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Jesus Land vs. The Master

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How we pursue power over others


I watched The Master because I was interested in Scientology. I’m not sure how much I learned about Scientology from The Master, but I did see an able portrayal of glib salesmanship and a nifty, nimble made-up religion. And I did see one writer who found a way to sell lots of books, despite the ethical chasm of painting fiction as reality. I did see people who bought in because it fit the way they wanted to see the world. It’s a dark picture and moody. And depressing.

I also just finished Jesus Land, by Julia Scheeres which shows a similar nifty, nimble made-up religion (this one a sad, dark aberration from Christianity). Scheeres’ memoir chronicles growing up in the 70s with abusive, hypocritical parents and power-mad religionists.

There’s nothing like seeing things through the eyes of the resident teenager to unfurl the hypocrisy in a family. You want to hate the parents for their push for outward form even as they undermined their kid’s confidence and ability with ridiculous rules and expectations. And beatings. And micromanagement. And withholding of affection.

As someone who knows that dark side of Christianity is truly an aberration and not at all the entire story, I am so sorry Ms. Scheeres and others had that experience. And I am equally sorry those experiences sent them running the other way. I certainly understand why.

9781619020658_p0_v1_s260x420-03042013Many of my friends and likely many reading this will disagree, but I encourage anyone to read through Scheeres’ portrayal of a life where texts and disciplines are wrenched out of context and used as dark and potent weapons. The book is useful if for nothing else than to examine our own habits of turning powerful positive messages to gain power over others.

Both Jesus Land and The Master revolve around made-up religions that are nimble in that they change to suit whatever the leader needs to accomplish. In The Master, Lancaster Dodd is literally writing his new religion as we watch and changing it as he goes. People notice this. He doesn’t care. But his principles are both abusive and entirely without moorings. In Jesus Land, the parents and leaders pick and choose quotes from the Bible to make their point and exert power over the teens. Again—they are blind to having lost the integrity of the message and the ancient moorings that would help them. I can think of half a dozen organizations started in the 70’s that cherry picked Bible passages to make their own aberration of Christianity. At the time, few of us thought to say, “Hey. Stop that.”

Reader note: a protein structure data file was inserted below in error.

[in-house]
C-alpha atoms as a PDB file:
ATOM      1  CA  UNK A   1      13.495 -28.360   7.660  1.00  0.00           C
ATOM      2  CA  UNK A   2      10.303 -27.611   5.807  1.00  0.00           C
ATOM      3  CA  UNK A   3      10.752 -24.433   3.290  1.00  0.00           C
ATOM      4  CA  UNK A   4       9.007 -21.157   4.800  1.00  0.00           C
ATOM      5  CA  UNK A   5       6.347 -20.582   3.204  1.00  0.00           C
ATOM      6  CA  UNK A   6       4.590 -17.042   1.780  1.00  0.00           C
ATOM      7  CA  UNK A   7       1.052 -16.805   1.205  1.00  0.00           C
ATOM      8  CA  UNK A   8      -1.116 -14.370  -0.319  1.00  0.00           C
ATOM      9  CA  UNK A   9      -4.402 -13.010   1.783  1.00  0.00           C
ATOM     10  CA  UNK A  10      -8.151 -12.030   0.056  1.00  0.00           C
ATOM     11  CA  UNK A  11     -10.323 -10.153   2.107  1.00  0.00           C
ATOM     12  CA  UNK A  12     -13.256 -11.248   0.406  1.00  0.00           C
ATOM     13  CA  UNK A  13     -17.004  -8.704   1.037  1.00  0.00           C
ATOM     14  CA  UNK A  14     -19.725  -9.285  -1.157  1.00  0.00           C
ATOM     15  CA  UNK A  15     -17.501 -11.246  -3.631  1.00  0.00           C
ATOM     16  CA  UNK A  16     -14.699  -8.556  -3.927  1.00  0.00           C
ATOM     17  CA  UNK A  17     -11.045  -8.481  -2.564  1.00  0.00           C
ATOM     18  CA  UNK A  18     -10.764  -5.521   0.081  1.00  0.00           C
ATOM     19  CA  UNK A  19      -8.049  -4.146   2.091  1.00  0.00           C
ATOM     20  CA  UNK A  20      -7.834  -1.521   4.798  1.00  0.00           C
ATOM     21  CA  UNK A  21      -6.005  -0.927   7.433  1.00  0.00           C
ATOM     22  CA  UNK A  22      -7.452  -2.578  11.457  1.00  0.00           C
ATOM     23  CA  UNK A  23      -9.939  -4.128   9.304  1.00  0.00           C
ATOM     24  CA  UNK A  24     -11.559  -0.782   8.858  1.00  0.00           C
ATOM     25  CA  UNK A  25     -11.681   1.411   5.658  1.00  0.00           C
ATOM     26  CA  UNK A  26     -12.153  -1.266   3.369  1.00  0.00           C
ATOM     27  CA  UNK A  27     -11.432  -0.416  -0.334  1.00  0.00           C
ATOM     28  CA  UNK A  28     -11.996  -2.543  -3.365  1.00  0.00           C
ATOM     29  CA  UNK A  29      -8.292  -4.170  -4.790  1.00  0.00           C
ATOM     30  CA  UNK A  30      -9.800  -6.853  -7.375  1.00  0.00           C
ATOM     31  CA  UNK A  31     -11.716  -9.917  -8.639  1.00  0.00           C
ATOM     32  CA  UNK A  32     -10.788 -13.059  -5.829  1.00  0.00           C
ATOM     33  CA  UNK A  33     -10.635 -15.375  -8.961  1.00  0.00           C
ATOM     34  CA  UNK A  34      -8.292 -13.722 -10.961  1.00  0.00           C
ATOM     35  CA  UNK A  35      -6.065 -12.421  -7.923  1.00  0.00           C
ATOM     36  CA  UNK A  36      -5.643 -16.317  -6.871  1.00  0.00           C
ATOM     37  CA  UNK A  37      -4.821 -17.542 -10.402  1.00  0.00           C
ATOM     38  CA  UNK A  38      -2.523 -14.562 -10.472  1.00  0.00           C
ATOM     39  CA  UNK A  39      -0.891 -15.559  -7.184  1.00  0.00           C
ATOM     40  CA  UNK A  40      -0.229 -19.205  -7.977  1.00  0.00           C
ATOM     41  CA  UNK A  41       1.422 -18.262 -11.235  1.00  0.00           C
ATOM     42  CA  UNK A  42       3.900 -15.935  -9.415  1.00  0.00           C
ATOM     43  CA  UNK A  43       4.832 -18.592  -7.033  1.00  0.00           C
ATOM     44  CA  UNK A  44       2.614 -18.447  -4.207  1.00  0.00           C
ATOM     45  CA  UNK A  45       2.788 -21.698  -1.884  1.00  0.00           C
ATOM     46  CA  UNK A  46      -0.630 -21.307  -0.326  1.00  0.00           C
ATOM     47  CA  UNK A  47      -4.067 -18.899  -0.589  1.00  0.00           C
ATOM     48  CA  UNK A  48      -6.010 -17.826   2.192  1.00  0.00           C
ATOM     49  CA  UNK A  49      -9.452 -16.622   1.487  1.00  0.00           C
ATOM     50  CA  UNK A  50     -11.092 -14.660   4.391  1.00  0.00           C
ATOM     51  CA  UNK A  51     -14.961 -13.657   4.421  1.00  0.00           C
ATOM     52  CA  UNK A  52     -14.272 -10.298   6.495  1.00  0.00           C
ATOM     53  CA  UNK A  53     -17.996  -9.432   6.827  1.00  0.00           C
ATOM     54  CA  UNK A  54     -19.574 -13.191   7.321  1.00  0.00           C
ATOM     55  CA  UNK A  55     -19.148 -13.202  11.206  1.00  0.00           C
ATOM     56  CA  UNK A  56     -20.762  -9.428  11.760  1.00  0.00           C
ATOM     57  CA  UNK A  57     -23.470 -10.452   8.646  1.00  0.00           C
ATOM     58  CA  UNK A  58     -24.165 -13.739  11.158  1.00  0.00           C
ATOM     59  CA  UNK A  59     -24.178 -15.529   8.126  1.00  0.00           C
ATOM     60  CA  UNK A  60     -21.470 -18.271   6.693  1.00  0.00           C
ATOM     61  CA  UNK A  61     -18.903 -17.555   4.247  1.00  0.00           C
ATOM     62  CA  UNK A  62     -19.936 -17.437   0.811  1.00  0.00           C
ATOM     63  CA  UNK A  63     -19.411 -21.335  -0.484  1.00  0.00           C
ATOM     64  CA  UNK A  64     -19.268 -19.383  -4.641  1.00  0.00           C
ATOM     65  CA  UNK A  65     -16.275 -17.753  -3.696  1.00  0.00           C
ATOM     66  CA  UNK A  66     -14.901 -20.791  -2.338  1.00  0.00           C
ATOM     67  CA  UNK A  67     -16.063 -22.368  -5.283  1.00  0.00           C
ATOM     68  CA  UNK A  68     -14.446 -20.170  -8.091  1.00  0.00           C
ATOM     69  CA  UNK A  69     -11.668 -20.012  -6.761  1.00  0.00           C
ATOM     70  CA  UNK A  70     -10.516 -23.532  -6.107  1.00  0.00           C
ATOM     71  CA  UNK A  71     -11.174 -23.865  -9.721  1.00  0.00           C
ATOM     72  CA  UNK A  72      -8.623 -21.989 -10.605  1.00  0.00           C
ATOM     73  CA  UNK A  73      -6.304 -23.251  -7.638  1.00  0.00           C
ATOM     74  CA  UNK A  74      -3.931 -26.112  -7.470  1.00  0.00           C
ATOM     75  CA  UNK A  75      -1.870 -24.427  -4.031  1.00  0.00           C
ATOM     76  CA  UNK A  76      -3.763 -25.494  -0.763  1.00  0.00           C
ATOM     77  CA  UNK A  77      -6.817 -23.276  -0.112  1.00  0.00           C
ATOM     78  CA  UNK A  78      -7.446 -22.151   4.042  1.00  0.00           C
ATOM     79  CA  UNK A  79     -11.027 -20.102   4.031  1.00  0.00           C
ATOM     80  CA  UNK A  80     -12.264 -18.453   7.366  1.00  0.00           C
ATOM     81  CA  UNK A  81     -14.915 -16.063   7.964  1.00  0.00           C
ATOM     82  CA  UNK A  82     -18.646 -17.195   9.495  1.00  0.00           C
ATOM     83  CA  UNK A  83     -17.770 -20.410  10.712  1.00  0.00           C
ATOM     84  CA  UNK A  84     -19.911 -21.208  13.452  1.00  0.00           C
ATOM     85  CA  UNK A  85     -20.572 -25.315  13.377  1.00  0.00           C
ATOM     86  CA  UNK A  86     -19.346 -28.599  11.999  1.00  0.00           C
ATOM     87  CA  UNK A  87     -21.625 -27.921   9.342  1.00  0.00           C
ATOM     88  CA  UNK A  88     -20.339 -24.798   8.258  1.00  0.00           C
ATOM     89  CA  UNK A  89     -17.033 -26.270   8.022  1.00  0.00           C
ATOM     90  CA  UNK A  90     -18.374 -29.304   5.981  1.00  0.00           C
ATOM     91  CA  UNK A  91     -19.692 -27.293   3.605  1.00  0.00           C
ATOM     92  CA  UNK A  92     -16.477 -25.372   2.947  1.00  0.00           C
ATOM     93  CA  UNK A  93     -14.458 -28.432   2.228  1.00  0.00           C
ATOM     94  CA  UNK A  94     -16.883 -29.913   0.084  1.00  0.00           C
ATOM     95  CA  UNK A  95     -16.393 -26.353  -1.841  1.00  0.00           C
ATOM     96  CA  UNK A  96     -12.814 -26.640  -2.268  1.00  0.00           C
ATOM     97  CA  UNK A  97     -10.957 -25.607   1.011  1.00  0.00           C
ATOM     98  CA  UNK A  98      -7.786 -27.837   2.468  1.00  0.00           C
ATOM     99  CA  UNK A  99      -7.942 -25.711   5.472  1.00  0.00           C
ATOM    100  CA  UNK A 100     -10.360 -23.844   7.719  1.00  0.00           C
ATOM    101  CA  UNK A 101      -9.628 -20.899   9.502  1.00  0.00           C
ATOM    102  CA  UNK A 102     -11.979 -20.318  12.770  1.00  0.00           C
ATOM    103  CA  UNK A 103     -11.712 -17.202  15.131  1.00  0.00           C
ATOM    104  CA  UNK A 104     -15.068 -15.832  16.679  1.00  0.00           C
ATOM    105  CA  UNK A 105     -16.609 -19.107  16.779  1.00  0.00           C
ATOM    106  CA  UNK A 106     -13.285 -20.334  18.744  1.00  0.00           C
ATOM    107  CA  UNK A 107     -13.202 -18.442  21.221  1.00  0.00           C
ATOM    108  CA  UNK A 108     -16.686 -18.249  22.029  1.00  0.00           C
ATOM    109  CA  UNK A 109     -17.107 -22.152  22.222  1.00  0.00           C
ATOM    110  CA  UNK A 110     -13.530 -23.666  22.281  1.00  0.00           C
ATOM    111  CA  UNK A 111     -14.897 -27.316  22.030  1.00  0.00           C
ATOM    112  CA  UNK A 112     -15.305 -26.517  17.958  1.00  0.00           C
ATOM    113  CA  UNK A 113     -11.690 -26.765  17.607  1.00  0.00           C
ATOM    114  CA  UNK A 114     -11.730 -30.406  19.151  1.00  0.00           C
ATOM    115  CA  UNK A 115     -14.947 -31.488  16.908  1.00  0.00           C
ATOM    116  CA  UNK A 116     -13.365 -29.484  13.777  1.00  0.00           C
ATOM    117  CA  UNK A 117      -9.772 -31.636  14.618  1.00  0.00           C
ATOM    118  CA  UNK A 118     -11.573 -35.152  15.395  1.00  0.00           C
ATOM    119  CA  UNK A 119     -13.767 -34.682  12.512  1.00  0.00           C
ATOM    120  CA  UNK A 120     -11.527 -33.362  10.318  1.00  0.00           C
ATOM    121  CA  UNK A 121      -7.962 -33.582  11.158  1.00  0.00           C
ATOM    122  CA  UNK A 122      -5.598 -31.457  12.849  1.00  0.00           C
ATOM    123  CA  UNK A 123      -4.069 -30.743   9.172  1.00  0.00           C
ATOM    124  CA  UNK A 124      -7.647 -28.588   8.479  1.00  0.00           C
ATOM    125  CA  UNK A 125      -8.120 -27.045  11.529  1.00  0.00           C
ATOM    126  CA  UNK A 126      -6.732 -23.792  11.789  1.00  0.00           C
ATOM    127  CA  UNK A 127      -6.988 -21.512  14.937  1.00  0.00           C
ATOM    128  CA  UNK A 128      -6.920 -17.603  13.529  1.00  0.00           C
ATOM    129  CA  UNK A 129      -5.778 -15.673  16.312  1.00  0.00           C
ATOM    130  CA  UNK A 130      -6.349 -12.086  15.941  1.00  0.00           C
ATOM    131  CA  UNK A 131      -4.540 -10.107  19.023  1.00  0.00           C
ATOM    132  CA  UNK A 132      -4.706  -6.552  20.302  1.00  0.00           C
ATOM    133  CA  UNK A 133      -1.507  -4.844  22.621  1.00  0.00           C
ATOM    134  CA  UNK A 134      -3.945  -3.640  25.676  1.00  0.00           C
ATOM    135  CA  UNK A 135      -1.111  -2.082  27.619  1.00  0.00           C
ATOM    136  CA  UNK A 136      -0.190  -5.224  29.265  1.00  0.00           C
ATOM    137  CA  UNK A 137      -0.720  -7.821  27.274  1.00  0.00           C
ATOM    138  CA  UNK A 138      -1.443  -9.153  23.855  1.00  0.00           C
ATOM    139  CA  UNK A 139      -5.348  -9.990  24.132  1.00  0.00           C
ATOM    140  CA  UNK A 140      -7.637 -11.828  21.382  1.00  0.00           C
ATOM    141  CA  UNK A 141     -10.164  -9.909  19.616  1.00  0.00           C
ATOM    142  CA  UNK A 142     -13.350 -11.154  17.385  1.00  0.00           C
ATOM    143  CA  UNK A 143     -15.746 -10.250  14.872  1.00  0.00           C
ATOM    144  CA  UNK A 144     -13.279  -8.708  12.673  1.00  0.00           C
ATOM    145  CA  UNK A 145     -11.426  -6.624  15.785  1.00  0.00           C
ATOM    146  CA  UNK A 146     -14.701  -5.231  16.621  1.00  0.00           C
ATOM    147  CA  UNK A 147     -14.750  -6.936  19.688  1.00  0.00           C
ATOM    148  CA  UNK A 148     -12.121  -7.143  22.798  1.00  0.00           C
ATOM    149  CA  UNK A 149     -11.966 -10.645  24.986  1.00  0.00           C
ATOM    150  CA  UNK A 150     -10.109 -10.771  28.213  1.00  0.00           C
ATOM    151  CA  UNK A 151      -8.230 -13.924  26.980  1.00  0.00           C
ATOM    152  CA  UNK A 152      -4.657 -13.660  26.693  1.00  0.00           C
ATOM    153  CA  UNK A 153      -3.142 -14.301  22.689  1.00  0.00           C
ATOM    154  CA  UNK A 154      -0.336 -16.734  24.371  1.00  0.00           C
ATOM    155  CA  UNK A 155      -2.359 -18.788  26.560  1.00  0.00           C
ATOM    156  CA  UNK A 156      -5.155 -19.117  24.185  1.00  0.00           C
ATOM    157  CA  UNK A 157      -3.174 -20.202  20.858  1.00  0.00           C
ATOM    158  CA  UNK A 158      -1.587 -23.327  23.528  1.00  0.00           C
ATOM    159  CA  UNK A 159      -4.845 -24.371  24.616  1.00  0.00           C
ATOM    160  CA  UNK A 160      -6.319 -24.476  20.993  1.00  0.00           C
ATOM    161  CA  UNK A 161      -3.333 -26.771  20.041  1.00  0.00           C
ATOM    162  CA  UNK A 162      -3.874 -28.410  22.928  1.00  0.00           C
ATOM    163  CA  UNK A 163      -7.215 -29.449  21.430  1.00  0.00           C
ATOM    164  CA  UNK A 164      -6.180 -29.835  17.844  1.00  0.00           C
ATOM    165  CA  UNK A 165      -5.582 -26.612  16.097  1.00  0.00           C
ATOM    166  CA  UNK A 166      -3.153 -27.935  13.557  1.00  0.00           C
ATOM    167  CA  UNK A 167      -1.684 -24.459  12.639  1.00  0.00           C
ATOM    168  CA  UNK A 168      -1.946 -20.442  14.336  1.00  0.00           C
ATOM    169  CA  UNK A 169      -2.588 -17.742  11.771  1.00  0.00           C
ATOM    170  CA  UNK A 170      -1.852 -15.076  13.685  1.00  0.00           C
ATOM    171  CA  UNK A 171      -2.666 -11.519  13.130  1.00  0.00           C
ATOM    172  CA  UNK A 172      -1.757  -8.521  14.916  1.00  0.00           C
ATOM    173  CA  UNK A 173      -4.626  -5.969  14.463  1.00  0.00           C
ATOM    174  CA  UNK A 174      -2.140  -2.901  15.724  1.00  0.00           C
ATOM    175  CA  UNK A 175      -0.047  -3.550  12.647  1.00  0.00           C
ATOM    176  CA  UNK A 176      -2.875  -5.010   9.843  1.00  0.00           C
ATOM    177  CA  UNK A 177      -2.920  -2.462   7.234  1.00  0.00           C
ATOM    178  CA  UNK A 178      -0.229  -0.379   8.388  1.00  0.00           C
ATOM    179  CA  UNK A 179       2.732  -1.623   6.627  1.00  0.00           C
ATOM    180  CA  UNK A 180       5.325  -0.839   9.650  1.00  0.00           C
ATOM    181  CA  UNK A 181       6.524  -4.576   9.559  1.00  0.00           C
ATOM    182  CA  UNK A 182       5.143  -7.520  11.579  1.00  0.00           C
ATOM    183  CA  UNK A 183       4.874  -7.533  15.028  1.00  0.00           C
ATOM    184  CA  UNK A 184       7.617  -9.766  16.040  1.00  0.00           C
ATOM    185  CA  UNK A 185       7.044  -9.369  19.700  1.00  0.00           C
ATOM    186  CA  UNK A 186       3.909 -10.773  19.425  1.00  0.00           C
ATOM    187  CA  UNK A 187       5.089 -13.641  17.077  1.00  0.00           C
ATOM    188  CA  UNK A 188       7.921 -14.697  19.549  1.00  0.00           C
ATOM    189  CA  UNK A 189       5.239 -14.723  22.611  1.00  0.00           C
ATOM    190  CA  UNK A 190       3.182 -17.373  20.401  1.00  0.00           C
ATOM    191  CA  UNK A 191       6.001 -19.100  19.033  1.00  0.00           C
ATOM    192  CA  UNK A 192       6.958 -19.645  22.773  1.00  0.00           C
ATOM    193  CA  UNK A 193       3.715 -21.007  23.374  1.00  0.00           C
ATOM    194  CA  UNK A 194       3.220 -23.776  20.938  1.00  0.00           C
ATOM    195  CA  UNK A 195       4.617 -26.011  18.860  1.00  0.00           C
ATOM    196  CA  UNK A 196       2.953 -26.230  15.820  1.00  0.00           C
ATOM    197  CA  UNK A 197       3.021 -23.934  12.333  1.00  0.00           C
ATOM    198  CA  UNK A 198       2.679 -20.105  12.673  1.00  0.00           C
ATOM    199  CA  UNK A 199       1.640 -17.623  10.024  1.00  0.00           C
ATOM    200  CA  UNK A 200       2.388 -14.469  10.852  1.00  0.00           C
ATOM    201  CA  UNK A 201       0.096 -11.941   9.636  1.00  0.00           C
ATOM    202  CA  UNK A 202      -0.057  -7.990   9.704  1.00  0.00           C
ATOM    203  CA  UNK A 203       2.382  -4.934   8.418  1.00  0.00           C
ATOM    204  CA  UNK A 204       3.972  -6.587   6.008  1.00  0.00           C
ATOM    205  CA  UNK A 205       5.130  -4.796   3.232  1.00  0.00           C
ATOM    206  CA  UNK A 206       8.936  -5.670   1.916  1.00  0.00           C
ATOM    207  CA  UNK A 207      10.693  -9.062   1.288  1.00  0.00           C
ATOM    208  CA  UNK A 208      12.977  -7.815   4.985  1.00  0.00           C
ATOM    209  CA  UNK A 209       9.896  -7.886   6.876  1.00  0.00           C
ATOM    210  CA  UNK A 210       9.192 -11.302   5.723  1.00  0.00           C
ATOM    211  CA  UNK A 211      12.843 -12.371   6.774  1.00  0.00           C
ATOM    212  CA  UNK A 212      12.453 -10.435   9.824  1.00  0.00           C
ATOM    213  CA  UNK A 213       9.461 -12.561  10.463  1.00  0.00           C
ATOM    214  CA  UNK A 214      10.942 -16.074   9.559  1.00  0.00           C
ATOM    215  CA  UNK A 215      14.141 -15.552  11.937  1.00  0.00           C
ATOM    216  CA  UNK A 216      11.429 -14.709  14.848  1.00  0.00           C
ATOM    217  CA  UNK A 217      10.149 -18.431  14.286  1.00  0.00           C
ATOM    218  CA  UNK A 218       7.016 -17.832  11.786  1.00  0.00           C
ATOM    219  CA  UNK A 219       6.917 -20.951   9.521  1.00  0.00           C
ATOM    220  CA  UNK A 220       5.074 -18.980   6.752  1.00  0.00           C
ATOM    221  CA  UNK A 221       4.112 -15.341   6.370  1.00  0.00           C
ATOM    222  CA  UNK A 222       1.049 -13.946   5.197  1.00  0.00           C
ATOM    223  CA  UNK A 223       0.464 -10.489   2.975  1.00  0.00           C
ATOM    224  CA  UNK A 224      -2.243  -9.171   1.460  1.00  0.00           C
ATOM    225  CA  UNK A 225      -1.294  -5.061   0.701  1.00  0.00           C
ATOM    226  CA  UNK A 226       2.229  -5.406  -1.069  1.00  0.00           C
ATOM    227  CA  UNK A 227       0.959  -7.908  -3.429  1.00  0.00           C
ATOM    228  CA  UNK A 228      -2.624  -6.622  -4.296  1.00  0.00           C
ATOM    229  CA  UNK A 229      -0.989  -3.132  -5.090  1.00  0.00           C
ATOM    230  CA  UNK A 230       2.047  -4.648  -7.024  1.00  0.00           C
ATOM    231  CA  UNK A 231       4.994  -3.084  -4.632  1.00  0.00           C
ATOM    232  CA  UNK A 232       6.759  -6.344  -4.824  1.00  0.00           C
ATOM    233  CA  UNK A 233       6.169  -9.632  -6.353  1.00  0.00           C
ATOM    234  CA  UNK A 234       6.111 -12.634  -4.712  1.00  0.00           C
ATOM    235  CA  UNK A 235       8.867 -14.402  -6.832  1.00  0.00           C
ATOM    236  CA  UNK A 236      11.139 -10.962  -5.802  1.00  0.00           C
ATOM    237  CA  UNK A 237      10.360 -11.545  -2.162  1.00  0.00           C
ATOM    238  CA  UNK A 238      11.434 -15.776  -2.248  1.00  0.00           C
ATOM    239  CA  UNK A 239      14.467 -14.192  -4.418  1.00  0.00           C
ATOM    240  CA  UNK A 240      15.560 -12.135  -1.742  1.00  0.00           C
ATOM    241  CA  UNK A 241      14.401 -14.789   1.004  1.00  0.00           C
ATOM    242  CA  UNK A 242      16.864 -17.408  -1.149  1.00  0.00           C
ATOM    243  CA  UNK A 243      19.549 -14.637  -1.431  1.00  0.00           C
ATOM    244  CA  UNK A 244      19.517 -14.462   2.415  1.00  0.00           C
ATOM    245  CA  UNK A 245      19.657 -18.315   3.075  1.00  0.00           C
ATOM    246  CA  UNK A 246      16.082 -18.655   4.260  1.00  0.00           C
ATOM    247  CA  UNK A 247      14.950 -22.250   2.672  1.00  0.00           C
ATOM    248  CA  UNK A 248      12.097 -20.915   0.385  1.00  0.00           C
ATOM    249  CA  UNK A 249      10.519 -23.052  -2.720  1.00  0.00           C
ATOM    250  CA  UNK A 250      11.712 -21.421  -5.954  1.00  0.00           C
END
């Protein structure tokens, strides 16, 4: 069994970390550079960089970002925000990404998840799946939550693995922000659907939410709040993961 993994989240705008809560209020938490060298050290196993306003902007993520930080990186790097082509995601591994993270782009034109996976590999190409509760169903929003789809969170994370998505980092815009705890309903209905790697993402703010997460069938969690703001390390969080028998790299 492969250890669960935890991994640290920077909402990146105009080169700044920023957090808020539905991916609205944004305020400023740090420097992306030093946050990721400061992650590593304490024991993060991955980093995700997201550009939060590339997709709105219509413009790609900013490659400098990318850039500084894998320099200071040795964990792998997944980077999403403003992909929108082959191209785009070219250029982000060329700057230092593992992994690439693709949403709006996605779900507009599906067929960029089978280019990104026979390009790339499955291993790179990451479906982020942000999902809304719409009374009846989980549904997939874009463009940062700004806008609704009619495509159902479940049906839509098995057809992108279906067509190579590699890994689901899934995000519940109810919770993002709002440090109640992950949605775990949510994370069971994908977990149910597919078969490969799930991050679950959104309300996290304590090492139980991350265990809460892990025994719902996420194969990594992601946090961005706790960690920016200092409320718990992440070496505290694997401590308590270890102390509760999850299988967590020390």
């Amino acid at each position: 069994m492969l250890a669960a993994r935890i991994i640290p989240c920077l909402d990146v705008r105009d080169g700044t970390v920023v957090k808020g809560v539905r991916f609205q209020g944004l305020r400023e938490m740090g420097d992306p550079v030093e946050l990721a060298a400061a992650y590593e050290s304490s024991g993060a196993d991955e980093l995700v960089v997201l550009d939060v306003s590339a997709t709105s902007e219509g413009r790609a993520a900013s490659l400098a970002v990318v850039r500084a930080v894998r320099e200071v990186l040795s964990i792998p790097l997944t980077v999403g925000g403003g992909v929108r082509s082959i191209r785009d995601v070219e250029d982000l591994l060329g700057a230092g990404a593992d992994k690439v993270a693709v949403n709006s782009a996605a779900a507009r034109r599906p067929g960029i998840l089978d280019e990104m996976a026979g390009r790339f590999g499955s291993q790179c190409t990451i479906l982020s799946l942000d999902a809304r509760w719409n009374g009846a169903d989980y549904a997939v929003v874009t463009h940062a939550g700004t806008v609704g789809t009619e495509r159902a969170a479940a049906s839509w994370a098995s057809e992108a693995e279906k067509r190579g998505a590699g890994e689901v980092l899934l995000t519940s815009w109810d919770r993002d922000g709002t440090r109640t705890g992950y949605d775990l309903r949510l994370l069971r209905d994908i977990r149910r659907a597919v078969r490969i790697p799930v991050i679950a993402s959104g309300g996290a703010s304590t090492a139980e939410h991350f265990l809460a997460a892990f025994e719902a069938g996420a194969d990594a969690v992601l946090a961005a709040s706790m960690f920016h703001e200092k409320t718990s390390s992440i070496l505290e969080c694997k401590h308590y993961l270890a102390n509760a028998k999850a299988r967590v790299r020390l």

Some reading this will say: “But isn’t that the whole point of religion: to make up a set of rules so as to gain power over others?” I appreciate this perceptive comment and it does seem to be true, except that those ancient moorings and understandings can serve to curb the excesses of our current “isms” (whether fundamentalism, evangelicalism, Christian nationalism or whatever). There remains something much, much deeper to explore.

Jesus Land is worth reading, though not at all easy. The Master left me wishing for less.


Image credit: un-gif-dans-ta-gueule via 2headedsnake

Written by kirkistan

March 4, 2013 at 8:54 am

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